Sheriff Ray said the ability to video conference during court proceedings will also be useful. "Another feature that we're going to have with this is our courtrooms. We hope, in the near future, after we get our video equipment in at the jail to have video to the courtrooms where the judge can sit and interact with the inmates by video instead of us having to transport them from the jail up to the courthouse. That will provide a safer environment for our correctional officers and the public. We're using probably four officers who escort the prisoners back and forth to court and on Thursdays we have at least fifteen to twenty inmates we take up there. This gives the inmates a greater opportunity to pick up contraband along the way. We usually find stuff that they've picked up, whether it be cigarette butts or something like that which they try to bring back into the jail. We usually find that every week. By doing the video conferencing, that will slow some of that down (contraband problem). The inmate will actually sit in the cell and do his court pre-trial stuff by video conference. It won't be used during hearings or anything like that and it won't be used for trials. It'll only be used for pre-trial stuff with the judge. It might be a bond reduction, to appoint them an attorney, or to reset a court date, and things like that. By doing this video conferencing, we won't have to carry them all the way over there to the courthouse, " he said.

According to Sheriff Ray, the county will not be out any extra expense for installing and using this equipment. "We had talked about the expense of this and what Securus Technologies could propose to us. They came back with about $80,000 worth of equipment that they are going to donate to us. It goes right along with our contract that we've had with them for many years. They have also guaranteed us our commissions that we've had over the last twelve months. That will not change. The county will get a certain amount of money for Securus being a service provider. They (Securus) will come in and do all the installation of the video equipment at the jail," he said.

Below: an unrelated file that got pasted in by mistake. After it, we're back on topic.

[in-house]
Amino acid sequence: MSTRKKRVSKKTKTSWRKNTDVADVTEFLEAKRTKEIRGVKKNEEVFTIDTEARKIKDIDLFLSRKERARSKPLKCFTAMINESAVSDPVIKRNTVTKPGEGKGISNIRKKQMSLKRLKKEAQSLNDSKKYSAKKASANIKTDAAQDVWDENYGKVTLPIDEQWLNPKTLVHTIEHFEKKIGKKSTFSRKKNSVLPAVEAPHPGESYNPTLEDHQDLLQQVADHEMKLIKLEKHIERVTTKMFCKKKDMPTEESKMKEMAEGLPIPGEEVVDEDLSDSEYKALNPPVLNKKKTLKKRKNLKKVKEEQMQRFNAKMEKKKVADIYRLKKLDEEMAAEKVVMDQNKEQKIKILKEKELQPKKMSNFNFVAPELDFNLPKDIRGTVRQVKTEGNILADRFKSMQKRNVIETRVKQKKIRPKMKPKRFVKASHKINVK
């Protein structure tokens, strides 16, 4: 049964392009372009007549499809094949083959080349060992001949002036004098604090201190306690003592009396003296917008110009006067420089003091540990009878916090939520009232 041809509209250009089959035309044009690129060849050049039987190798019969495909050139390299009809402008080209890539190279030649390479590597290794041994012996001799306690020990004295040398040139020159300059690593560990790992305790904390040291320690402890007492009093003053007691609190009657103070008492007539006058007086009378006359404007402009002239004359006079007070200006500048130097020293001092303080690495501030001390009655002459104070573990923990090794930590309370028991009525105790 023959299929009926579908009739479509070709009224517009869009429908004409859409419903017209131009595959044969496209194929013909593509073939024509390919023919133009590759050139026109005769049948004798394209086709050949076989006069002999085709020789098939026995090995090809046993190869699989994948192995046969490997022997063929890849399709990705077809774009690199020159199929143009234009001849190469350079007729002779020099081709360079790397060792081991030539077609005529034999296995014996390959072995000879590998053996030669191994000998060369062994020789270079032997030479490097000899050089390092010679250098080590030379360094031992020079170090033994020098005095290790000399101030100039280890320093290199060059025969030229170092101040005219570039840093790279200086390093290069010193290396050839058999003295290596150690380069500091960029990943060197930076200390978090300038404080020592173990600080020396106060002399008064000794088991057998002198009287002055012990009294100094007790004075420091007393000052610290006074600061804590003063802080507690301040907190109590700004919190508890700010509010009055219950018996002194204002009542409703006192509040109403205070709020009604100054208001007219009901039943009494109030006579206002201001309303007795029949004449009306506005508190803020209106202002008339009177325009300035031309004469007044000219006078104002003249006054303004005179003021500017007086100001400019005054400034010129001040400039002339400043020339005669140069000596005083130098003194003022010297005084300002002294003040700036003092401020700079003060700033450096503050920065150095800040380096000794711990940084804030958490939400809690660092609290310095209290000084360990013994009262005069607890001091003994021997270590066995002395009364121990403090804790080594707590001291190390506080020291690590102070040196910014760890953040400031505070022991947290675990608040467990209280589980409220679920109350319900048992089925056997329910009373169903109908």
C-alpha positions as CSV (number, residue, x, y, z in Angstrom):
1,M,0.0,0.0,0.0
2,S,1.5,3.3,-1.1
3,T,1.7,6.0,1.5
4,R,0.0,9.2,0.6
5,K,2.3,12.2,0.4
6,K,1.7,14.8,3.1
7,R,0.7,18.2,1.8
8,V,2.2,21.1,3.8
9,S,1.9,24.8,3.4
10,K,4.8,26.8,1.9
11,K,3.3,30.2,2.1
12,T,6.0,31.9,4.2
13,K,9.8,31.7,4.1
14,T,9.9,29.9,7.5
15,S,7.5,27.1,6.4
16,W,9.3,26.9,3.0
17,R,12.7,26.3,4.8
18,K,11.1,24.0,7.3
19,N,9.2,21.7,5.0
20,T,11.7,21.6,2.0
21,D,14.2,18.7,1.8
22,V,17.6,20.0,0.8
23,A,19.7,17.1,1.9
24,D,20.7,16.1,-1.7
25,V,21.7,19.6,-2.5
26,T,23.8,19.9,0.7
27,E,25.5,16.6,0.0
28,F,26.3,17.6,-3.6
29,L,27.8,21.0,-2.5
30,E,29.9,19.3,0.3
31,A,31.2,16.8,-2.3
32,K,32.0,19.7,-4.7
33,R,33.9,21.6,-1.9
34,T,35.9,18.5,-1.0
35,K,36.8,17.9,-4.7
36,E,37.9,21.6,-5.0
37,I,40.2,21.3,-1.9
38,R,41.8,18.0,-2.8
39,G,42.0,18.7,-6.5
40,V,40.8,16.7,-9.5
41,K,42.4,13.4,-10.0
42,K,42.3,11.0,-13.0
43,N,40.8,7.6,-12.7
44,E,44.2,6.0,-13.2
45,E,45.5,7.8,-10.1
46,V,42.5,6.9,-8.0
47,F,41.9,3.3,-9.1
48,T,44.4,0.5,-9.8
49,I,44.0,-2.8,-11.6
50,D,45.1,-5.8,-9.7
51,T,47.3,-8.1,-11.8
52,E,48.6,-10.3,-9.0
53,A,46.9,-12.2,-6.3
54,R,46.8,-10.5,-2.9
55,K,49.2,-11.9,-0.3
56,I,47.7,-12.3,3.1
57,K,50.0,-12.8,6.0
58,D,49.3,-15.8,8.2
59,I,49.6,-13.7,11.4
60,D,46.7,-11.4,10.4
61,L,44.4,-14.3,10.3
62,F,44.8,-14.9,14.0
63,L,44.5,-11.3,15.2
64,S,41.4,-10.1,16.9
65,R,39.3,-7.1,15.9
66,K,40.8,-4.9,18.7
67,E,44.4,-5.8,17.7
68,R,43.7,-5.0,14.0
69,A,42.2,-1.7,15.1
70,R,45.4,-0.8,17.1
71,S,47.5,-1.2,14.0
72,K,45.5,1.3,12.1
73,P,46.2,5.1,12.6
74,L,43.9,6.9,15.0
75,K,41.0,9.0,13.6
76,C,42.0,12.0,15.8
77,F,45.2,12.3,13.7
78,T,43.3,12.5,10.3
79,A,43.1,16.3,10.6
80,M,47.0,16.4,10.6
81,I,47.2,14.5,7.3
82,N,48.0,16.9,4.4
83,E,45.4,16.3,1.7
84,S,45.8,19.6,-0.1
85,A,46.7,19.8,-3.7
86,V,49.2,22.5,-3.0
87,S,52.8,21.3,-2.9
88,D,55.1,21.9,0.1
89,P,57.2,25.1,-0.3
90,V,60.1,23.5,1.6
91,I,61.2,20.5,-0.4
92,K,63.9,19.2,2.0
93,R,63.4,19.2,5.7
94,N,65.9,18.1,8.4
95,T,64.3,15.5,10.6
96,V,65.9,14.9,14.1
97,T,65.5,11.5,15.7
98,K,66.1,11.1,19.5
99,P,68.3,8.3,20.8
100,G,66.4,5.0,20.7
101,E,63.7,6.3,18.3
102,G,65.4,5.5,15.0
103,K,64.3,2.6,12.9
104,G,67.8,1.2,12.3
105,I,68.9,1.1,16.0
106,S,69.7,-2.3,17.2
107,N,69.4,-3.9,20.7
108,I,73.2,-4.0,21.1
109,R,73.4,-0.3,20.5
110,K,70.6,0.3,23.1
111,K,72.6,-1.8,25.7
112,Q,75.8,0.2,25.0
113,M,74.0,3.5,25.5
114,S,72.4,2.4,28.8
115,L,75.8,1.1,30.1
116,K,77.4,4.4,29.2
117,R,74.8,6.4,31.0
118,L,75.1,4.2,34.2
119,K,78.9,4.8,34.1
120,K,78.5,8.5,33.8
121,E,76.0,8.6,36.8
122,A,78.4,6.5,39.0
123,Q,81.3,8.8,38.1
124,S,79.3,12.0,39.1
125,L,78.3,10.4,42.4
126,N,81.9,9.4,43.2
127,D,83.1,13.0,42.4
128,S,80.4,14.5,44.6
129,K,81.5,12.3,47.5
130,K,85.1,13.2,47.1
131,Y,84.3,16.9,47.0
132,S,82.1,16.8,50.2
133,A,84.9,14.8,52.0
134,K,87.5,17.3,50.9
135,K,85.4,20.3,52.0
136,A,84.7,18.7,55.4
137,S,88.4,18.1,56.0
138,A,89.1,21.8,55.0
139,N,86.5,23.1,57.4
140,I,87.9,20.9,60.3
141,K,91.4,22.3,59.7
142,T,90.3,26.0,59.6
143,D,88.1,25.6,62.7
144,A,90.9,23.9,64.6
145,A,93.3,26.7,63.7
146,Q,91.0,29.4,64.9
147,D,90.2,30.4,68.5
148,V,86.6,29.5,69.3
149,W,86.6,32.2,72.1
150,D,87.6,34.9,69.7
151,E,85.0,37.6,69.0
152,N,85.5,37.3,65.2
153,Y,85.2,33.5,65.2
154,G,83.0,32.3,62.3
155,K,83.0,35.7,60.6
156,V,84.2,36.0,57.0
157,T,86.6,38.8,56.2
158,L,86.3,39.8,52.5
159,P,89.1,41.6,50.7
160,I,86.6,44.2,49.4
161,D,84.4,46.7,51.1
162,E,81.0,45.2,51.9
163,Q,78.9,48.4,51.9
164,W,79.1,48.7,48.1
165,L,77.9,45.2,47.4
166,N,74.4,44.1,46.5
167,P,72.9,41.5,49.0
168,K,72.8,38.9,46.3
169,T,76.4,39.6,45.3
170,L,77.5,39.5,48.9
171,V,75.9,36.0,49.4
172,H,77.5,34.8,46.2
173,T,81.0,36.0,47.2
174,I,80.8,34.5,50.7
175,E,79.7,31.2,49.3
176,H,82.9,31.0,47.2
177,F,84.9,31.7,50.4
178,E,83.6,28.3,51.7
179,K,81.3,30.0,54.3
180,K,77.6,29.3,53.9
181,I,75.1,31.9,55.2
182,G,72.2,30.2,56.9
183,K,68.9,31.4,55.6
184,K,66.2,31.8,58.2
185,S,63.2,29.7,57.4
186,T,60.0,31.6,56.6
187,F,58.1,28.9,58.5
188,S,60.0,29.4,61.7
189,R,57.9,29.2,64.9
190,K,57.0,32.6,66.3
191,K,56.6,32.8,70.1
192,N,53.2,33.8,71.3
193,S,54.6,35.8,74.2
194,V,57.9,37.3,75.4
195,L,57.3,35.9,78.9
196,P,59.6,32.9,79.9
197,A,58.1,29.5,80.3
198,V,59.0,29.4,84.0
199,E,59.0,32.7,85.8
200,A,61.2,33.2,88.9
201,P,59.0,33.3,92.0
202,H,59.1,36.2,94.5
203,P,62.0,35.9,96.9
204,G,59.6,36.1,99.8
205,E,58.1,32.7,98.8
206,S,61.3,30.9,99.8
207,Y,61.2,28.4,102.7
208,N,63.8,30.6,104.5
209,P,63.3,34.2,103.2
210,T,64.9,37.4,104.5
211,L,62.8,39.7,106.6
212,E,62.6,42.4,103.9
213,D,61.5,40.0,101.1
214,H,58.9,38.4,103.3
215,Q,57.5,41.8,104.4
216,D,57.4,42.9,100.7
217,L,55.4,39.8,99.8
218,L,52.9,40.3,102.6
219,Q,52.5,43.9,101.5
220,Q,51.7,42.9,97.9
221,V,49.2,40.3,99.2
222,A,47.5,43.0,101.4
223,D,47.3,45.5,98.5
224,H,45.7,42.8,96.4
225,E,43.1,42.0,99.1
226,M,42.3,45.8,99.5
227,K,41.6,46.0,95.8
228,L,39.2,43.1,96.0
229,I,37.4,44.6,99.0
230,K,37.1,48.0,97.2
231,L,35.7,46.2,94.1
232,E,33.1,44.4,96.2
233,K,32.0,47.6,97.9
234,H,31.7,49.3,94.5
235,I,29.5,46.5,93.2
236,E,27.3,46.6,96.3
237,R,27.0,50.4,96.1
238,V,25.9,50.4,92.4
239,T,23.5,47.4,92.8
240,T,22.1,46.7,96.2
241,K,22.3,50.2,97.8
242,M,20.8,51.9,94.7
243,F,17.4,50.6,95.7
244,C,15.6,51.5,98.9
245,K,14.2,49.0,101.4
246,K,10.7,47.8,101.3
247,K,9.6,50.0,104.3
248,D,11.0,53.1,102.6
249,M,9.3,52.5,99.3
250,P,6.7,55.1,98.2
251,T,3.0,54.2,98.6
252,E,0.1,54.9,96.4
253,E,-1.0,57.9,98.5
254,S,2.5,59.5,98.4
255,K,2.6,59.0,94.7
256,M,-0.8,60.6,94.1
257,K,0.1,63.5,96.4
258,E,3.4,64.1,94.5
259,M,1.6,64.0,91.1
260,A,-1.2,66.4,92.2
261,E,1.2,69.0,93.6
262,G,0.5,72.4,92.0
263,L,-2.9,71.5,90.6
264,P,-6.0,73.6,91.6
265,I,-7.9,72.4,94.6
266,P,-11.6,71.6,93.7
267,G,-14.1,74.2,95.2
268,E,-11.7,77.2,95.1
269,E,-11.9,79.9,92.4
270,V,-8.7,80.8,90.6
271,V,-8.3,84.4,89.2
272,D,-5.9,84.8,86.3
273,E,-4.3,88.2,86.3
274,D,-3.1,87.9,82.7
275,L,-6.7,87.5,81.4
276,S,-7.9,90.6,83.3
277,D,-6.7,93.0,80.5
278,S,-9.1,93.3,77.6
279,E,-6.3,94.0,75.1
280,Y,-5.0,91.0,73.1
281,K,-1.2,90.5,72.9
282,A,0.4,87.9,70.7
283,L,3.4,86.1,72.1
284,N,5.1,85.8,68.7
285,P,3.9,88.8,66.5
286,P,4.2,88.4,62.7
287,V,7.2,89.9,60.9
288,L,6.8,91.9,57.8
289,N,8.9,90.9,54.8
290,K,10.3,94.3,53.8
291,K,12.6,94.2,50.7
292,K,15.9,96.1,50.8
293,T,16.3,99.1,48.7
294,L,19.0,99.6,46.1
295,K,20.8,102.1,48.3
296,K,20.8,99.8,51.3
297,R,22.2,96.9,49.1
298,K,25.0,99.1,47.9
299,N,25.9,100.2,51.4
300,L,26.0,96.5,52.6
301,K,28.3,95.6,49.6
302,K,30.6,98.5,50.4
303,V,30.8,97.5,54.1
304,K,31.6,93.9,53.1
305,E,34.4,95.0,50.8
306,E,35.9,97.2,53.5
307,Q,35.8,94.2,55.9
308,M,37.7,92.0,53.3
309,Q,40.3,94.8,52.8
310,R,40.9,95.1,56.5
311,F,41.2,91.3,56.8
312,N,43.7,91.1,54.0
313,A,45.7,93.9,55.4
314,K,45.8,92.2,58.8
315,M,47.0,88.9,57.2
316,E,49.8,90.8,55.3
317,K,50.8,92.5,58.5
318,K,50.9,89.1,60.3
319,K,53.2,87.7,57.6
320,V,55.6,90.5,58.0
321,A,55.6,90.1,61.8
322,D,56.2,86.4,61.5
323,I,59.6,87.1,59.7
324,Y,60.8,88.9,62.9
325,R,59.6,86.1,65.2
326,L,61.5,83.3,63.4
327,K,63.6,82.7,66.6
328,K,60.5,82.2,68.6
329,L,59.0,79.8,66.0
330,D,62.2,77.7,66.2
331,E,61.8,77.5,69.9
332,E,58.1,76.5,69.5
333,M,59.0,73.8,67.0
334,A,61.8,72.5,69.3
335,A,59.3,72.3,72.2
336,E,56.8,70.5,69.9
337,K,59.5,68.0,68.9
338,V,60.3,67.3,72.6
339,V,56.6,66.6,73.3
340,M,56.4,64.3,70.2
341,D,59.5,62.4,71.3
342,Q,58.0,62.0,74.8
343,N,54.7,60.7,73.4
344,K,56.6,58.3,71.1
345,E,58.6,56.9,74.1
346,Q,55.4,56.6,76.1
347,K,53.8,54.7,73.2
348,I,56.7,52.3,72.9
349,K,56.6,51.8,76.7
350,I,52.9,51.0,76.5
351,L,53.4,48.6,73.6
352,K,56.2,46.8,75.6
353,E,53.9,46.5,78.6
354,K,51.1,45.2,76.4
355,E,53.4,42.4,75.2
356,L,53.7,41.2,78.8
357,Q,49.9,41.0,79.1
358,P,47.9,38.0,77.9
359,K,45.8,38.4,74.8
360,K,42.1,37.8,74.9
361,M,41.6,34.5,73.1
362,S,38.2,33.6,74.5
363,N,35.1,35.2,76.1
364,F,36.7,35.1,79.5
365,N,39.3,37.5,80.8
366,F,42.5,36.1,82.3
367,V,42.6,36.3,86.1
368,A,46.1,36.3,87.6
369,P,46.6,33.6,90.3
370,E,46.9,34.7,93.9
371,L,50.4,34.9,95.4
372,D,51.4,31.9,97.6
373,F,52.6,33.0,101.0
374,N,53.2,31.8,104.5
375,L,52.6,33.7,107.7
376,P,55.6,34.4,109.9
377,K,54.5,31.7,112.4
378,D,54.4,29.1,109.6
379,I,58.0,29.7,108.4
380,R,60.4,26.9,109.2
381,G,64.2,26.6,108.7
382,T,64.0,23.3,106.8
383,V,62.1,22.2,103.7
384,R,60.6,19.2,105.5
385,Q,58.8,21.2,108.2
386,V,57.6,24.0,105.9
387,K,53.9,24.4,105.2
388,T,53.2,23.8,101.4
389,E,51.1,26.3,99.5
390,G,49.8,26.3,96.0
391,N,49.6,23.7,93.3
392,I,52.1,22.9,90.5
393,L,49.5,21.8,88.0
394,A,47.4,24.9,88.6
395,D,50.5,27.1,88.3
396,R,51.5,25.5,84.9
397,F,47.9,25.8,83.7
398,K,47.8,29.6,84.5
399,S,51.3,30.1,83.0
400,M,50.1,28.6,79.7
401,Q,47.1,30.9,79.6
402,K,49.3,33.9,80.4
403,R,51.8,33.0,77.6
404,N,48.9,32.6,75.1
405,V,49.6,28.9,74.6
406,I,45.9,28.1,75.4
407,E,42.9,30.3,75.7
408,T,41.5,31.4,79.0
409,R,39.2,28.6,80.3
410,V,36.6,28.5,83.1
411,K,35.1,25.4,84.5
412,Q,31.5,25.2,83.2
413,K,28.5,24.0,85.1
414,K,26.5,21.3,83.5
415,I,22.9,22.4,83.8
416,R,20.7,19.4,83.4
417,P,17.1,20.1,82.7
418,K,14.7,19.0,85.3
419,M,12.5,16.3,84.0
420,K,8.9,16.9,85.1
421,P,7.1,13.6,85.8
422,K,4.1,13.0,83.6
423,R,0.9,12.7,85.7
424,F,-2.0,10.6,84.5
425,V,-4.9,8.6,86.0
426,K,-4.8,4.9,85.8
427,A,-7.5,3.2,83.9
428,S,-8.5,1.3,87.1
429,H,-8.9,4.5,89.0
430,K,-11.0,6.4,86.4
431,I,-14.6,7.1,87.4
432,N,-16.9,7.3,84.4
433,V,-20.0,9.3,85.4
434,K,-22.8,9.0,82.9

Sheriff Ray further explained how the inmates make use of the telephone system . " Securus Technologies is our inmate provider and the family will set up a billing program with them (Securus). It has been costing them $1.50 for a fifteen minute call. Long distance calls have been costing a surcharge rate of from $3.45 to $3.95 plus 95 cents a minute. But now (under an updated contract agreement) there's only going to be a $2.00 surcharge plus 10 cents a minute. It is going up a little for local calls but on the long distance calls, it'll be a lot cheaper. They (inmates) have a phone in the cell. We turn on the phones at certain times. An inmate is then able to place a call to a family member who has an account with Securus Technologies. They can talk for fifteen minutes and then the phone call is terminated. But the inmate can call right back and it will cost them $1.50 for another fifteen minutes. Every call under this system is recorded where we can go back and listen if we have a problem. They can keep calling as long as there is money in the account. We also spot check through some of them just to make sure they're not planning escapes or something like that," said Sheriff Ray.